_ _ 4. Giving thanks to God for it, and for grace to make this wise and happy choice (Psalms 16:7): “I will bless the Lord who has given me counsel, this counsel, to take him for my portion and happiness.” So ignorant and foolish are we that, if we be left to ourselves, our hearts will follow our eyes, and we shall choose our own delusions, and forsake our own mercies for lying vanities; and therefore, if we have indeed taken God for our portion and preferred spiritual and eternal blessings before those that are sensible and temporal, we must thankfully acknowledge the power and goodness of divine grace directing and enabling us to make that choice. If we have the pleasure of it, let God have the praise of it.

_ _ 5. Making a good use of it. God having given him counsel by his word and Spirit, his own reins also (his own thoughts) instructed him in the night-season; when he was silent and solitary, and retired from the world, then his own conscience (which is called the reins, Jeremiah 17:10) not only reflected with comfort upon the choice he had made, but instructed or admonished him concerning the duties arising out of this choice, catechized him, and engaged and quickened him to live as one that had God for his portion, by faith to live upon him and to live to him. Those who have God for their portion, and who will be faithful to him, must give their own consciences leave to deal thus faithfully and plainly with them.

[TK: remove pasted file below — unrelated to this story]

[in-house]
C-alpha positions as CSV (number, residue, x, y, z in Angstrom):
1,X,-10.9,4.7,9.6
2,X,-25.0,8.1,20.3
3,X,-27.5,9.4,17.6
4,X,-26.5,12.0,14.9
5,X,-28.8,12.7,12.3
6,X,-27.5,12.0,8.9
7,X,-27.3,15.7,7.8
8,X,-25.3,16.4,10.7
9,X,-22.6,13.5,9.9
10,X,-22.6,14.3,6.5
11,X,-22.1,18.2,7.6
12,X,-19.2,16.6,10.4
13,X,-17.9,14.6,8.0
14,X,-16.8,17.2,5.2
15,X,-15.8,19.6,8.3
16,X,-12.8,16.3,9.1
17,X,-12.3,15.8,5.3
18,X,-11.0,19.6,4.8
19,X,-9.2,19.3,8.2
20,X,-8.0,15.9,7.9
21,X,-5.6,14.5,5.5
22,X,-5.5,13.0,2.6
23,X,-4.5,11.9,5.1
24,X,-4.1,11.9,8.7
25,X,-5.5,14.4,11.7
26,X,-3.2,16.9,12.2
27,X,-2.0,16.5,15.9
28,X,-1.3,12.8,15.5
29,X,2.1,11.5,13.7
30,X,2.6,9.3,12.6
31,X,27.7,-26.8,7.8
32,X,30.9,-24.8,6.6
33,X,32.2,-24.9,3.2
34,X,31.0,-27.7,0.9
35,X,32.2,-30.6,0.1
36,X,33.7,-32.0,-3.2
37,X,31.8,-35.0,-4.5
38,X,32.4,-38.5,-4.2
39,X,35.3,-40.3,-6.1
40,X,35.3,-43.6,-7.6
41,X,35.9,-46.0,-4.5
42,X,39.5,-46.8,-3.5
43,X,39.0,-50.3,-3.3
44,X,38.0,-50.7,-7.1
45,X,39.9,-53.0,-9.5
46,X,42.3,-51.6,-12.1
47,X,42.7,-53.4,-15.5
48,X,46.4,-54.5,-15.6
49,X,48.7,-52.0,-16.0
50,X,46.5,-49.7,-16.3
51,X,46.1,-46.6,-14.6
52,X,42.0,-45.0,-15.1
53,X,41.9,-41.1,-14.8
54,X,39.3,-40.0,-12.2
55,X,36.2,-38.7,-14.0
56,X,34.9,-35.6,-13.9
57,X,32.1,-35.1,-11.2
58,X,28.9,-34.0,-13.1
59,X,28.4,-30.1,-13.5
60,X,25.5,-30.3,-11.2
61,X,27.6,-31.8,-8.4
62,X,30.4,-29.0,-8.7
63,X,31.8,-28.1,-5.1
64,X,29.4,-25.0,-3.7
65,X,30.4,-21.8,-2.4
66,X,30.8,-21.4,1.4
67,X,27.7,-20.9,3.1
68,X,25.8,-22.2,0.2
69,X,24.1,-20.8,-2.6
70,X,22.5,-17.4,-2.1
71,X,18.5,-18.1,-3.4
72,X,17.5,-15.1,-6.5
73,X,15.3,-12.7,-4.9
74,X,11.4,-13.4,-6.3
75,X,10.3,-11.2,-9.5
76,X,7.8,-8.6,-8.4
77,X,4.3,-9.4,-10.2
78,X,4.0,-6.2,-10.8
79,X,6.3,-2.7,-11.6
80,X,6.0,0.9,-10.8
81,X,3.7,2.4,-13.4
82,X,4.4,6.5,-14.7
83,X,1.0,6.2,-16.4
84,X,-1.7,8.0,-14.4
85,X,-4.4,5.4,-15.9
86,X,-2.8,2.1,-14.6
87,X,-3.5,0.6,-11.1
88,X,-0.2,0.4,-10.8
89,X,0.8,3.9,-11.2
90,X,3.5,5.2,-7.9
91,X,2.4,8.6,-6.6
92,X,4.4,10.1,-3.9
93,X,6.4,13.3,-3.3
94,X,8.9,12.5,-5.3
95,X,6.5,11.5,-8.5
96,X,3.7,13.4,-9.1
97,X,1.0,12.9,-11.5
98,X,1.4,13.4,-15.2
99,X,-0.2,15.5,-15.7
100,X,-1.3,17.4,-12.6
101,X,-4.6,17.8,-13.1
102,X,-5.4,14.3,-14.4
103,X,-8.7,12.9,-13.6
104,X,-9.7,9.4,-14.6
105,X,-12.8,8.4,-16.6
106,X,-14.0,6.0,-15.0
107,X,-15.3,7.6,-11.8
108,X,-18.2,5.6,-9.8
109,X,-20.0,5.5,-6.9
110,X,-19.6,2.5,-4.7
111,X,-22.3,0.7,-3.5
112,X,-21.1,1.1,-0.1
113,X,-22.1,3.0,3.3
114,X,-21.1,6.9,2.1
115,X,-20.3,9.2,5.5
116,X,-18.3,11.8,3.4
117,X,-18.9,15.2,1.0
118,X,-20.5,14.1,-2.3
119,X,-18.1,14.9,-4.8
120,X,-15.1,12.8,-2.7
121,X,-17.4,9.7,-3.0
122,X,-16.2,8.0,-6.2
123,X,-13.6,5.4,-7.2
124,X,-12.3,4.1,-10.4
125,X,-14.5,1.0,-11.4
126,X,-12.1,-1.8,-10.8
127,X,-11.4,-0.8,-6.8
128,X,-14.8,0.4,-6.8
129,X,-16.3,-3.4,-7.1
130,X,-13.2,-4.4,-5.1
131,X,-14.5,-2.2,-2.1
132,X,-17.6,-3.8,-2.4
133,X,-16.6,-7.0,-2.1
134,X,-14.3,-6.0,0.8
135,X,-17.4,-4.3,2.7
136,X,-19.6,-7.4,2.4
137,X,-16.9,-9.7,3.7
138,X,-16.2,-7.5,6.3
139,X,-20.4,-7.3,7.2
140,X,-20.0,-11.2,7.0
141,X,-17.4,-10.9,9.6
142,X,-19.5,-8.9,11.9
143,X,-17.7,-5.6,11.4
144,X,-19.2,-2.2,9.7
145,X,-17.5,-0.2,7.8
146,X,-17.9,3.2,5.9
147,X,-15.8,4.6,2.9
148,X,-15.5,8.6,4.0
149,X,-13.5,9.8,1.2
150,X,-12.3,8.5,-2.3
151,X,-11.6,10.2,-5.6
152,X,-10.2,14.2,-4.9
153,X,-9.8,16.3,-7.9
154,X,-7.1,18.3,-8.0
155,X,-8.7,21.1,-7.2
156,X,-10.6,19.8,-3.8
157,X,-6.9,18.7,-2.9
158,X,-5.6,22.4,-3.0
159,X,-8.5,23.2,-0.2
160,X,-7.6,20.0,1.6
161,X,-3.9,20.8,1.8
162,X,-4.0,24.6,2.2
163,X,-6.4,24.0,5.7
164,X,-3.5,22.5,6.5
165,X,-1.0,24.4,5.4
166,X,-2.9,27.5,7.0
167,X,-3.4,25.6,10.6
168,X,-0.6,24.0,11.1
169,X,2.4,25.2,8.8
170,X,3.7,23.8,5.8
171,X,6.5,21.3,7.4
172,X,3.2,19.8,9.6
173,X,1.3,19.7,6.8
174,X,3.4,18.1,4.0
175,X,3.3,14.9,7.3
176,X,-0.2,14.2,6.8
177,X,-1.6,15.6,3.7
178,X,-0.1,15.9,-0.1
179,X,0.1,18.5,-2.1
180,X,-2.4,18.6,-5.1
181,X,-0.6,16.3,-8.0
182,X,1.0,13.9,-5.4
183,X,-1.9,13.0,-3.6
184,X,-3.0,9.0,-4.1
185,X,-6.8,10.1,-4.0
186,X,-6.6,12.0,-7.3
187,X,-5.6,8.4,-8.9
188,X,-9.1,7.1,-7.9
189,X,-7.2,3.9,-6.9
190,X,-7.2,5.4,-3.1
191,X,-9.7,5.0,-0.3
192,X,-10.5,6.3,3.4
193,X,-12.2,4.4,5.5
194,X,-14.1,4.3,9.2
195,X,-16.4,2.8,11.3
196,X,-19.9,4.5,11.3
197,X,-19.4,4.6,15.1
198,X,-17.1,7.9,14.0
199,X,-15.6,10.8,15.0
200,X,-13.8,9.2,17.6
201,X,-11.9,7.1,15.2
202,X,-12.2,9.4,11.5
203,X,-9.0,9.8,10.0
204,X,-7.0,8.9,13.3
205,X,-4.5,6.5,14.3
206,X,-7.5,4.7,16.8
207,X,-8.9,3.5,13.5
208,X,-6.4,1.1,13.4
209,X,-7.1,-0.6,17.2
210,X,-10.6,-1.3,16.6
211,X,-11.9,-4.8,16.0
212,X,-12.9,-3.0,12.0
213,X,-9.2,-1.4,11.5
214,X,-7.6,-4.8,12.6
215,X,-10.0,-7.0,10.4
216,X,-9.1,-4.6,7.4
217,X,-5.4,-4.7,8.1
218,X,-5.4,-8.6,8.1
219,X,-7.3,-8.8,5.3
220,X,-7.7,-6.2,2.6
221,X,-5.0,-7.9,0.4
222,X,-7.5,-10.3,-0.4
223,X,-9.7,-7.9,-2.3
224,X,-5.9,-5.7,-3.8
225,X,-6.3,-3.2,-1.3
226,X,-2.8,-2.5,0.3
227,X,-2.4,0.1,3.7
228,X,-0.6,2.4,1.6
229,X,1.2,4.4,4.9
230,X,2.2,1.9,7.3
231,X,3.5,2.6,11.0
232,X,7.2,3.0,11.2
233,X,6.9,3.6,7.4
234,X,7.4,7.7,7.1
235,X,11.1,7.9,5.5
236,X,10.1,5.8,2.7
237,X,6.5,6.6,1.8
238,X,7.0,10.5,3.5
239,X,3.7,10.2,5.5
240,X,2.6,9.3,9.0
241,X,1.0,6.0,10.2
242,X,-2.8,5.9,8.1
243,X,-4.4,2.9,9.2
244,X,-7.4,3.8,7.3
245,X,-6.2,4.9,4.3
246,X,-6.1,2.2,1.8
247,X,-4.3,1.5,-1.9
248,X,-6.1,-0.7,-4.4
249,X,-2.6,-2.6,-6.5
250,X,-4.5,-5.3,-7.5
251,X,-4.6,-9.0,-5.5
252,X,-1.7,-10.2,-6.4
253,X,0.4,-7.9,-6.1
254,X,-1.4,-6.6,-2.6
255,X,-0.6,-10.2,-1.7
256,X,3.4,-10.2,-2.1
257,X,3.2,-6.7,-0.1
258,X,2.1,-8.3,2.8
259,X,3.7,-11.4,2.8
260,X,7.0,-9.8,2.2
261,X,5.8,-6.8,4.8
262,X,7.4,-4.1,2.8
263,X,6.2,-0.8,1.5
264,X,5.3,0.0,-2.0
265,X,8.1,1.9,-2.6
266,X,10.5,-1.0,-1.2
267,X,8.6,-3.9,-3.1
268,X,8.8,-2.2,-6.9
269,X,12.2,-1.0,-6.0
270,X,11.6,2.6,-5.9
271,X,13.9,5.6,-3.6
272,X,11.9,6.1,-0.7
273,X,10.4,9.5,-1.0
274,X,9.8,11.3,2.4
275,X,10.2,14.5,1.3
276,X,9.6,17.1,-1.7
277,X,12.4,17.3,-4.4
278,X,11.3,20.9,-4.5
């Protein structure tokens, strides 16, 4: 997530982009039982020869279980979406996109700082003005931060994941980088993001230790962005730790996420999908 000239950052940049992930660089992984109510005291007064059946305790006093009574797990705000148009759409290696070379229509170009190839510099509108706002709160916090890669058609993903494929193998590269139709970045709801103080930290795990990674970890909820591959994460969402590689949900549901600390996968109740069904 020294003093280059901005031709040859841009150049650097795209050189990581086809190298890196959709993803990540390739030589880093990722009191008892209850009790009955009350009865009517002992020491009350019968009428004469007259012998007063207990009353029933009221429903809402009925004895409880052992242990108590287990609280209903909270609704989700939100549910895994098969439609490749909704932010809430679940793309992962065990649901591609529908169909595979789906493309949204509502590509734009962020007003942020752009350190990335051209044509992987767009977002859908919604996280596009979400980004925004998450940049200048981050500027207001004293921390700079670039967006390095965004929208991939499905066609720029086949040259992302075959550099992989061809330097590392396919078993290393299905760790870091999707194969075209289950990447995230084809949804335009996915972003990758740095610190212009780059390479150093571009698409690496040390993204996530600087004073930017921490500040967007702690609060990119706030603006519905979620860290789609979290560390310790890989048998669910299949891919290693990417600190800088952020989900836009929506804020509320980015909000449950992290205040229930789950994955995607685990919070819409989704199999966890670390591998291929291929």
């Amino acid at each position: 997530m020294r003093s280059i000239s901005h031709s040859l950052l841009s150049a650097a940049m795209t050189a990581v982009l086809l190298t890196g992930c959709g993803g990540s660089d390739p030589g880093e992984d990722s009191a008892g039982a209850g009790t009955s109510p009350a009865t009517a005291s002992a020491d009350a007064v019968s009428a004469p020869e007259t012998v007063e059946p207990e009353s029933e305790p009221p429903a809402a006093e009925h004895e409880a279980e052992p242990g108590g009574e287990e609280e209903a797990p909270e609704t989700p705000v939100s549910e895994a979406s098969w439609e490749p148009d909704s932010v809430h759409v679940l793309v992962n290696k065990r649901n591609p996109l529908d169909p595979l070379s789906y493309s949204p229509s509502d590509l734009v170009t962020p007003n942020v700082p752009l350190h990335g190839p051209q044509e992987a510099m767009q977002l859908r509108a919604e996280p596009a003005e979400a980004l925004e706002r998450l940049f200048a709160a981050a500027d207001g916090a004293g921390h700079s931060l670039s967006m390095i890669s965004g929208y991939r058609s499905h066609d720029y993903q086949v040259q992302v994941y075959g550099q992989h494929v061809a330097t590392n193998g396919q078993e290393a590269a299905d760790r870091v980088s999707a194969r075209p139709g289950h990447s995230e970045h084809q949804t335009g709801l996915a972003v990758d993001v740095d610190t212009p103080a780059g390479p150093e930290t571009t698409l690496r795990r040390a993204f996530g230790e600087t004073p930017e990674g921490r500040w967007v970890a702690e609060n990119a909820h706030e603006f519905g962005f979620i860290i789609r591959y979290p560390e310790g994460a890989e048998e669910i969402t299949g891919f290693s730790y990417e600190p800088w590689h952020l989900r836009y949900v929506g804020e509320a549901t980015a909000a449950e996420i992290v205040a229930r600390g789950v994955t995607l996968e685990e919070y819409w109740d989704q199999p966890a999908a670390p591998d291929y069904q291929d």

_ _ All this may be applied to Christ, who made the Lord his portion and was pleased with that portion, made his Father's glory his highest end and made it his meat and drink to seek that and to do his will, and delighted to prosecute his undertaking, pursuant to his Father's counsel, depending upon him to maintain his lot and to carry him through his undertaking. We may also apply it to ourselves in singing it, renewing our choice of God as ours, with a holy complacency and satisfaction.